Greenup, known as the “Village of the Porches” for the second-story porches that adorn its downtown buildings, is our next stop. Nearby, the National Road goes across the Embarras River via the charming Cumberland County Covered Bridge. It was built in 2000 as a replica of an 1832 bridge which sat at the same site—bridges there have needed to be rebuilt several times after being washed out.
Greenup’s museums are also well worth visiting. The Depot Museum focuses on the area’s railroad heritage, and the Johnson Museum is where the Cumberland County Historical Society maintains records and helps with preservation efforts like celebrating the area’s favorite sons, Dick and Jerry Van Dyke.
As we wind through picturesque towns like Jewett and Montrose, we’ll be headed for the village of Teutopolis, which was settled by German Catholics in 1839. The heart of the downtown is still St. Francis of Assisi Church, built 160 years ago. The Monastery Museum is known for its collection of articles, books and memorabilia from the Franciscan Friars. You probably don’t know it, but it’s likely you have had a taste of Teutopolis already: the Seimer Milling Company is responsible for milling the flour used in Girl Scout cookies.
The National Road follows old Route 40 parallel to I-70, so it goes right through Effingham. Here, there’s modern lodging, restaurants, shops and other amenities. But the town has also preserved the past in places like the Old Courthouse Museum, which focuses on transportation.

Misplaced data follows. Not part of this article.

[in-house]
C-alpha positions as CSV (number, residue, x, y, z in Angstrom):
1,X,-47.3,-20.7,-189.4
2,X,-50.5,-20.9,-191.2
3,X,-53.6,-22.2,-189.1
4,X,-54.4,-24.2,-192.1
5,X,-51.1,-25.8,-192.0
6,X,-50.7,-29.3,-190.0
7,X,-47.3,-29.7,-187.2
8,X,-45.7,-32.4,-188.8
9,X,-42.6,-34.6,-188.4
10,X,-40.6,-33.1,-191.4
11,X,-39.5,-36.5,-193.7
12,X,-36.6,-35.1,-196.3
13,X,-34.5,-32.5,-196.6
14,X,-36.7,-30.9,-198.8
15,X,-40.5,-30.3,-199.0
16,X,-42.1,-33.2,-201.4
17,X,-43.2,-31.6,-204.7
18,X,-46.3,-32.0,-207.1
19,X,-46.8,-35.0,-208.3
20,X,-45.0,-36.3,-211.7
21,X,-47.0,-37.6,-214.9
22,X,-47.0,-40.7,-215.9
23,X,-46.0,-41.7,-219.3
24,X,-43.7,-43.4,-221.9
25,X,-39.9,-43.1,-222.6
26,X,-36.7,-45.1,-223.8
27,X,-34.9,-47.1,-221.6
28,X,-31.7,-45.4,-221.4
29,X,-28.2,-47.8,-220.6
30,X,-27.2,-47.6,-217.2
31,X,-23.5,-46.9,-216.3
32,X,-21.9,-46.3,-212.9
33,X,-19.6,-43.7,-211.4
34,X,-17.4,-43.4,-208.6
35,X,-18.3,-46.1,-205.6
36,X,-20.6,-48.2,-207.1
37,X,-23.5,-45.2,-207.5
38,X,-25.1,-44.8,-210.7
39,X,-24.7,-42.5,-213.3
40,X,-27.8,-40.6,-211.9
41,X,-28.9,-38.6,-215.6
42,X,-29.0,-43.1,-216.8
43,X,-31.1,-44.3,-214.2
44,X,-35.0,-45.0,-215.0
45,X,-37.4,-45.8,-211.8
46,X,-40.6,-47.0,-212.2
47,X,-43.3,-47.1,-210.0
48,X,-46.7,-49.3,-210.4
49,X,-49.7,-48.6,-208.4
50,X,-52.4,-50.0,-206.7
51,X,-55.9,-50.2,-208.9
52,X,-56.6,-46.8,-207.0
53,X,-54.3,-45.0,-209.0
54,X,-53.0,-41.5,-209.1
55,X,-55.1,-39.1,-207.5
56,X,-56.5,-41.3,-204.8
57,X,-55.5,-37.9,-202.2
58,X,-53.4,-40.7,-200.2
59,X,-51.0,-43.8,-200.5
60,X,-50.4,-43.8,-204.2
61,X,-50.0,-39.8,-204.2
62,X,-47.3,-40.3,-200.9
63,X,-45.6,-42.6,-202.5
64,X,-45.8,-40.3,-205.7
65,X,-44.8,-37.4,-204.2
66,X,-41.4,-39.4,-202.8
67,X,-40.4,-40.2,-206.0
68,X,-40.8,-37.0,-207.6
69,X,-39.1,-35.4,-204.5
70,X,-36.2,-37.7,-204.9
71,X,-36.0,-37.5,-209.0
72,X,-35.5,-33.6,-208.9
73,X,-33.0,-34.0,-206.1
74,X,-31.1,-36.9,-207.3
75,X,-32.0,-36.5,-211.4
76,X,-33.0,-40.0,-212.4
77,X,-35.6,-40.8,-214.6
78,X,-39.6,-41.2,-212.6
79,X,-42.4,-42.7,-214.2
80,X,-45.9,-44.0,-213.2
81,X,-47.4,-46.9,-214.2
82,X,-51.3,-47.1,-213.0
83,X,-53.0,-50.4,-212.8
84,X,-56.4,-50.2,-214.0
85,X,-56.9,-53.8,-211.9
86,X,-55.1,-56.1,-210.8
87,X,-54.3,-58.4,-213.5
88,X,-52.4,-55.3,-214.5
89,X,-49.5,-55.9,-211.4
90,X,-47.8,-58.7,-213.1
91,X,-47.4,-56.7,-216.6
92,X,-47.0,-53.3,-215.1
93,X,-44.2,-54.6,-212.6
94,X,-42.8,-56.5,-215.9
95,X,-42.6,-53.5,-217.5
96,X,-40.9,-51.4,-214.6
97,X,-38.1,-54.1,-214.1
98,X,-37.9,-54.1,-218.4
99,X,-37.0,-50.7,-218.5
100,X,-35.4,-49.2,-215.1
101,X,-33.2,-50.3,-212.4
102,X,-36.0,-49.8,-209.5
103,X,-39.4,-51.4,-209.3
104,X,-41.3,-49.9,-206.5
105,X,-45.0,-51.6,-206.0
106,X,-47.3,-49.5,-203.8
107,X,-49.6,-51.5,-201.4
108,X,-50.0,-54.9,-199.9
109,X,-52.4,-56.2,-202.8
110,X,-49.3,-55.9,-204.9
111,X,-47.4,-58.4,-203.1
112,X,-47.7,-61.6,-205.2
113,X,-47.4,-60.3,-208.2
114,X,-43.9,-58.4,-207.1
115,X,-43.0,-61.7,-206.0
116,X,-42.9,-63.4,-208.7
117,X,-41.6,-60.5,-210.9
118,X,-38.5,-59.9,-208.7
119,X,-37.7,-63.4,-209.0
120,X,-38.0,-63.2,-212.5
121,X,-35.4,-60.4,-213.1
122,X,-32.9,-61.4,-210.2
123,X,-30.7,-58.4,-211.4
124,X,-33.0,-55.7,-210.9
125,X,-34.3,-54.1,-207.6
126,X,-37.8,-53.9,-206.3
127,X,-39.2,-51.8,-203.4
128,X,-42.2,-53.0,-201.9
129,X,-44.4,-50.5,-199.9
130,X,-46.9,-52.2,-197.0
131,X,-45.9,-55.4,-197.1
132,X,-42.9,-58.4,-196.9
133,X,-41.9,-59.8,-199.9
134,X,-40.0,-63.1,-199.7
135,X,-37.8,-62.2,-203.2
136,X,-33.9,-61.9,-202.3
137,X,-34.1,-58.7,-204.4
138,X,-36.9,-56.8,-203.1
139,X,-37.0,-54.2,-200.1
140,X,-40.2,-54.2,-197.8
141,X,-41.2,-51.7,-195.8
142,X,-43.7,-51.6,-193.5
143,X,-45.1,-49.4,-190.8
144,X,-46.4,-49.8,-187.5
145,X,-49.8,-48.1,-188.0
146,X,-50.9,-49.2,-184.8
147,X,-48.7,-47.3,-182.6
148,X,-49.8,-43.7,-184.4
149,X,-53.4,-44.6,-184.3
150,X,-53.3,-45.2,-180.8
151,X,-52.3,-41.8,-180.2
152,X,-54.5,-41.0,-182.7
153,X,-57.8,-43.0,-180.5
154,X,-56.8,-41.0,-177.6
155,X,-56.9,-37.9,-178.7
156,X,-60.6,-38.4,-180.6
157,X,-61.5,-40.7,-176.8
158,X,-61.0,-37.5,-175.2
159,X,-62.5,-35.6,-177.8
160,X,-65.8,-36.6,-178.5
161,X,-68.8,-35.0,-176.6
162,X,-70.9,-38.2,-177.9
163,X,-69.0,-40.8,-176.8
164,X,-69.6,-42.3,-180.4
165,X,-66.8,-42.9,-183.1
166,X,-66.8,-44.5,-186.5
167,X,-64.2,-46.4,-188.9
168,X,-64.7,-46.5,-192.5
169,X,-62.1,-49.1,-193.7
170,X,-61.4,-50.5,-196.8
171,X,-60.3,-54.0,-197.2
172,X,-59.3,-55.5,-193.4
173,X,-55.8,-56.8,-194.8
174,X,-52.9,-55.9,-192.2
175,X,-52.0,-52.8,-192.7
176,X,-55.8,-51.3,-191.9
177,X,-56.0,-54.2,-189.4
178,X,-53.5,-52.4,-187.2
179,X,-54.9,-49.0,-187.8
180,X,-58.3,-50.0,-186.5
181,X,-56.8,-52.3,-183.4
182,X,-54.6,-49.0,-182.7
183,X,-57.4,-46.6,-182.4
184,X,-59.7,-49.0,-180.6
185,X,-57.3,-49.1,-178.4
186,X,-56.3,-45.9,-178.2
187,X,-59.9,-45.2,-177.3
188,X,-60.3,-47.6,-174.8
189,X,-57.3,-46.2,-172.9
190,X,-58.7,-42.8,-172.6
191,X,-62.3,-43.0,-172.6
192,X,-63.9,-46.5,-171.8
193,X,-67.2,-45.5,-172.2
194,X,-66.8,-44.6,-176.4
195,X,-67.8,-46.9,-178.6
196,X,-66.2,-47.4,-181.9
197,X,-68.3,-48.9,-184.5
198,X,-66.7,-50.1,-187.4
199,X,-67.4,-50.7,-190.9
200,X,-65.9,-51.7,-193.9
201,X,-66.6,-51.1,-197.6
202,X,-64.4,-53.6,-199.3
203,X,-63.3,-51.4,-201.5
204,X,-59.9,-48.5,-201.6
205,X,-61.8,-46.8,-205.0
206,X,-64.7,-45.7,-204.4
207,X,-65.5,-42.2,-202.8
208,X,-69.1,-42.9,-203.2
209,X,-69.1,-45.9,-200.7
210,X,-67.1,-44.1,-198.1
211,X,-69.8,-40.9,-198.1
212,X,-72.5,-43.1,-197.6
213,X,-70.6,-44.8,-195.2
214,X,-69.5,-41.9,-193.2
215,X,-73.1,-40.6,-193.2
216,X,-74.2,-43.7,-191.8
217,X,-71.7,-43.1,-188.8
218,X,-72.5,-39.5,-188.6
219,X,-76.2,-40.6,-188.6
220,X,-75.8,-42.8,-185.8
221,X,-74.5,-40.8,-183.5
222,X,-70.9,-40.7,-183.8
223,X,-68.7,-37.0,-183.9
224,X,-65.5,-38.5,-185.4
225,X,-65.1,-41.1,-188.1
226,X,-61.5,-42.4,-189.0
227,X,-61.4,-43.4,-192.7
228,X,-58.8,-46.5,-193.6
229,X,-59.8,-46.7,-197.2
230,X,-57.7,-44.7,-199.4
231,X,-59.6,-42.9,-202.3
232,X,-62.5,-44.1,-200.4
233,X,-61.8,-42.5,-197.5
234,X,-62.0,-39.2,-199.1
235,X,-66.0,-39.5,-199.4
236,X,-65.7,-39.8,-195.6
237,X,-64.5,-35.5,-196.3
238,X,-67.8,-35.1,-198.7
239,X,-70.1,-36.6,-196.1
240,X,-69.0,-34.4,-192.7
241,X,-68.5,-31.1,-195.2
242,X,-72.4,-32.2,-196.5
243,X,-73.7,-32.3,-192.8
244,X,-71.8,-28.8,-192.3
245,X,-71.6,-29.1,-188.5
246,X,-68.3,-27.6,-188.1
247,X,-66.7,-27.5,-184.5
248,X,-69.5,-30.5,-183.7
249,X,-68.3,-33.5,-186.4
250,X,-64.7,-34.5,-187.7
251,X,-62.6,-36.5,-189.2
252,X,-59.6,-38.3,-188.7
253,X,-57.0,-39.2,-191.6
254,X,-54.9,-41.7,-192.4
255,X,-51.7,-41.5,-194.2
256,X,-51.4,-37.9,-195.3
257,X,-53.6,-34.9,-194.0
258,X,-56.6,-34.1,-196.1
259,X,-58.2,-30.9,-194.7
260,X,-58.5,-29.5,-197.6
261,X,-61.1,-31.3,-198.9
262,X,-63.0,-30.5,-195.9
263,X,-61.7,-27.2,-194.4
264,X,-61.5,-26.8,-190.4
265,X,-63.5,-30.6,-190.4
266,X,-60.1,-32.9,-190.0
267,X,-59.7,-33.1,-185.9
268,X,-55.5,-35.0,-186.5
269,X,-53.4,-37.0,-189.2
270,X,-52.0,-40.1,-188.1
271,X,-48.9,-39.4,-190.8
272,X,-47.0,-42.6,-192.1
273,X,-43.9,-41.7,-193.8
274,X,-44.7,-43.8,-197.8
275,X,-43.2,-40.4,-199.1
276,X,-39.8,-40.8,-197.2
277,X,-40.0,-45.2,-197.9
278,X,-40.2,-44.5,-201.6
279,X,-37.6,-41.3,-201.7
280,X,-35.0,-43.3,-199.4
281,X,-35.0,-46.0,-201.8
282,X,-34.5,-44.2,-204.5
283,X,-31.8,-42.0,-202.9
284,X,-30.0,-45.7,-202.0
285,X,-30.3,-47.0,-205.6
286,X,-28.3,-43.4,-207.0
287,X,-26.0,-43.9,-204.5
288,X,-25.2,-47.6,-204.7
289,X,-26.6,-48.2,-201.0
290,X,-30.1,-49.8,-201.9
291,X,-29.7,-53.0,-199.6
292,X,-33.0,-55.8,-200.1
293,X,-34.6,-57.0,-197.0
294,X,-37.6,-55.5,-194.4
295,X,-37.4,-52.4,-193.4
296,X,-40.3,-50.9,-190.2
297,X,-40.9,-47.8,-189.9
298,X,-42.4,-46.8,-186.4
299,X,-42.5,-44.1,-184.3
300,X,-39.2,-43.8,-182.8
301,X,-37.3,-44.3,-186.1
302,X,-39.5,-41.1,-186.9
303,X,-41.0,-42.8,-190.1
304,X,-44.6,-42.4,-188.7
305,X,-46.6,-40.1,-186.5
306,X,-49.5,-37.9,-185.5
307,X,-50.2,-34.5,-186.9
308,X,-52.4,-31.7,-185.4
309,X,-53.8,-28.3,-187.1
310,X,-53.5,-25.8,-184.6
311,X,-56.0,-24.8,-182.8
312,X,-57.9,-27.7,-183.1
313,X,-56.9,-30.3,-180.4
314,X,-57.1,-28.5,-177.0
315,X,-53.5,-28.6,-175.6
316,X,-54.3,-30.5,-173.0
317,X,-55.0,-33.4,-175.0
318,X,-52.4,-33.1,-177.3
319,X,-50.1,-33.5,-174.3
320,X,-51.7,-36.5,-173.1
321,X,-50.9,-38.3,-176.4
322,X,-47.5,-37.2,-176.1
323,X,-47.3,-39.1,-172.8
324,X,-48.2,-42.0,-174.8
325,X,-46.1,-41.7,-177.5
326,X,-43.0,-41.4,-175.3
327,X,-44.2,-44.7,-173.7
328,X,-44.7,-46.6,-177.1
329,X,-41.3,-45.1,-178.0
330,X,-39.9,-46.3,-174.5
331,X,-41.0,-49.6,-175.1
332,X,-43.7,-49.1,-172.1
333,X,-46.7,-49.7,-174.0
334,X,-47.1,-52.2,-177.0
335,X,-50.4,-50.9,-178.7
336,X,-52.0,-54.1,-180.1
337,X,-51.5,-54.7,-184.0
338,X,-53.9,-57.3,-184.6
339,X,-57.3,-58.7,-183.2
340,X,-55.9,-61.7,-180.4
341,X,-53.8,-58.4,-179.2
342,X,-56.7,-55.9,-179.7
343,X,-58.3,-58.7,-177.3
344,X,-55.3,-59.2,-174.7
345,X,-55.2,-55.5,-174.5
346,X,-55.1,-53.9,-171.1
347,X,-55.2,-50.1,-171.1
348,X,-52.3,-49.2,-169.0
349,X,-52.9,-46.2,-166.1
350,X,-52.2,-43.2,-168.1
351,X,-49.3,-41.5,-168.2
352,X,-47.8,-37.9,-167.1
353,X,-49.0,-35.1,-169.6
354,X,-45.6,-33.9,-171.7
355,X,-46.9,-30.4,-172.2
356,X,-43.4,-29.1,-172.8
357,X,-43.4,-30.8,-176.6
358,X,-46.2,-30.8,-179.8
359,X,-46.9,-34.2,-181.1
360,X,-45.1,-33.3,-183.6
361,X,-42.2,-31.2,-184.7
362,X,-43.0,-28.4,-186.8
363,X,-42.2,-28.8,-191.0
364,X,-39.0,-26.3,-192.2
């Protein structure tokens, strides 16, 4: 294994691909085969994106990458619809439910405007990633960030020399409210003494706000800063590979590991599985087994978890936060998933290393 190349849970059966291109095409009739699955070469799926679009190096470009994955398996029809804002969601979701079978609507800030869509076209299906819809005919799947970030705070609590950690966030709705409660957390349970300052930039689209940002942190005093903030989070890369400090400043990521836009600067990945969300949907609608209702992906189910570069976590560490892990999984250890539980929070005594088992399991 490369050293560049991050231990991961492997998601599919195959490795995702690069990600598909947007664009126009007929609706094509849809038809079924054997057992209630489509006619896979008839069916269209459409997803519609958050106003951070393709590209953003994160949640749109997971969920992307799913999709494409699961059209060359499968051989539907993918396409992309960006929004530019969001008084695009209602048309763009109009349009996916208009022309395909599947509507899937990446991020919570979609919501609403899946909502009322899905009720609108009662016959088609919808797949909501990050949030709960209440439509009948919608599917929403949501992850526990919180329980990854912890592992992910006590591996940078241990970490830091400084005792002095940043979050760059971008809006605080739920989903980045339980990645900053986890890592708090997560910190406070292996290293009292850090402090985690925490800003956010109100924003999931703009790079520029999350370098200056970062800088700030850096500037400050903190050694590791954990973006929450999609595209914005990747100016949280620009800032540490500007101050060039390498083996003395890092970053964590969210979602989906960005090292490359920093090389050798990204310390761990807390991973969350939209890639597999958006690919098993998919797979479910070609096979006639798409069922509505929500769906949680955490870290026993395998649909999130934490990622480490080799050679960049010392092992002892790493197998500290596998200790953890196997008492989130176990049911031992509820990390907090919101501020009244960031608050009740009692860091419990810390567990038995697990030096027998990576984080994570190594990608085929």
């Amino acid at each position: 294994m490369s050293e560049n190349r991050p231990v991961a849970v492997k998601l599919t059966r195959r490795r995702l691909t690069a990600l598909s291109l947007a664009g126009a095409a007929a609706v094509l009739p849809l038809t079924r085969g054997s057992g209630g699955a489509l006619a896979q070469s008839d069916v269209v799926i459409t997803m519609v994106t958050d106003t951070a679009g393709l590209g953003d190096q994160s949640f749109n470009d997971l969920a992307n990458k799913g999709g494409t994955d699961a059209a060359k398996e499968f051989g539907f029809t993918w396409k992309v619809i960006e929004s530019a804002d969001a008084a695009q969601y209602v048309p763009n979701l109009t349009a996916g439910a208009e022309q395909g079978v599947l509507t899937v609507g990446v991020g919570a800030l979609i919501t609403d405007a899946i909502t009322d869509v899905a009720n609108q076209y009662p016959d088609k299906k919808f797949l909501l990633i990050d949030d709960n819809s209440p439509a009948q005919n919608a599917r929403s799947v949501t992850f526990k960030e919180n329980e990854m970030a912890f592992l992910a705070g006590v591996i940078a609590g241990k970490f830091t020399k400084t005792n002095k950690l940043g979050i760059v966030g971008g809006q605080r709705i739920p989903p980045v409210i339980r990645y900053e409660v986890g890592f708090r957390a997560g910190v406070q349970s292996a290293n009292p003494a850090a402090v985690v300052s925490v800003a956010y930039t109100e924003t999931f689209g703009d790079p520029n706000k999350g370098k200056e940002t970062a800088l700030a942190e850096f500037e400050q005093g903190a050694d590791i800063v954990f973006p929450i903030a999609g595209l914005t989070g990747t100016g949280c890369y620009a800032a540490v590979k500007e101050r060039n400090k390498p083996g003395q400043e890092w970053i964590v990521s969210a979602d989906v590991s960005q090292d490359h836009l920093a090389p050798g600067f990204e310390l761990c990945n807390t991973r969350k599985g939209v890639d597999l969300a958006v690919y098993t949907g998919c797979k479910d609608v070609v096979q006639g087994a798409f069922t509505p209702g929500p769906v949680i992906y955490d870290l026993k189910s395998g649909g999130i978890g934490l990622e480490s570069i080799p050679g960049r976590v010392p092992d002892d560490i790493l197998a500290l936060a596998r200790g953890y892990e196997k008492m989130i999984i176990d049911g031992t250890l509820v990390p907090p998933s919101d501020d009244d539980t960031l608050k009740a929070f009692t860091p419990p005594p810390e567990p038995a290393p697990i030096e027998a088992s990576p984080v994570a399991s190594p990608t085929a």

Traveling farther west, there’s a great shopping experience in the former oil boom town of St. Elmo. You’ll find great souvenirs, clothing and authentic Indian arts at Driftstone Pueblo as mementoes of your visit.
We’re almost to the original “end of the road,” Vandalia. Located just past Brownstown, it was the second capital of Illinois and has preserved the statehouse in all its glory. Abraham Lincoln’s early career as a statesman began here. There are memories of the early settlers and Lincoln days all over town including Lincoln storyboards, the Fayette County Museum and the beautiful Madonna of the Trail – one of 12 identical monuments depicting a pioneer mother and her children. This series of monuments was built along the National Old Trails Road as a tribute to the strength and spirit of pioneer women. Nearby, you’ll also find the National Road Interpretive Center, which tells more of the story of the Road and Lincoln.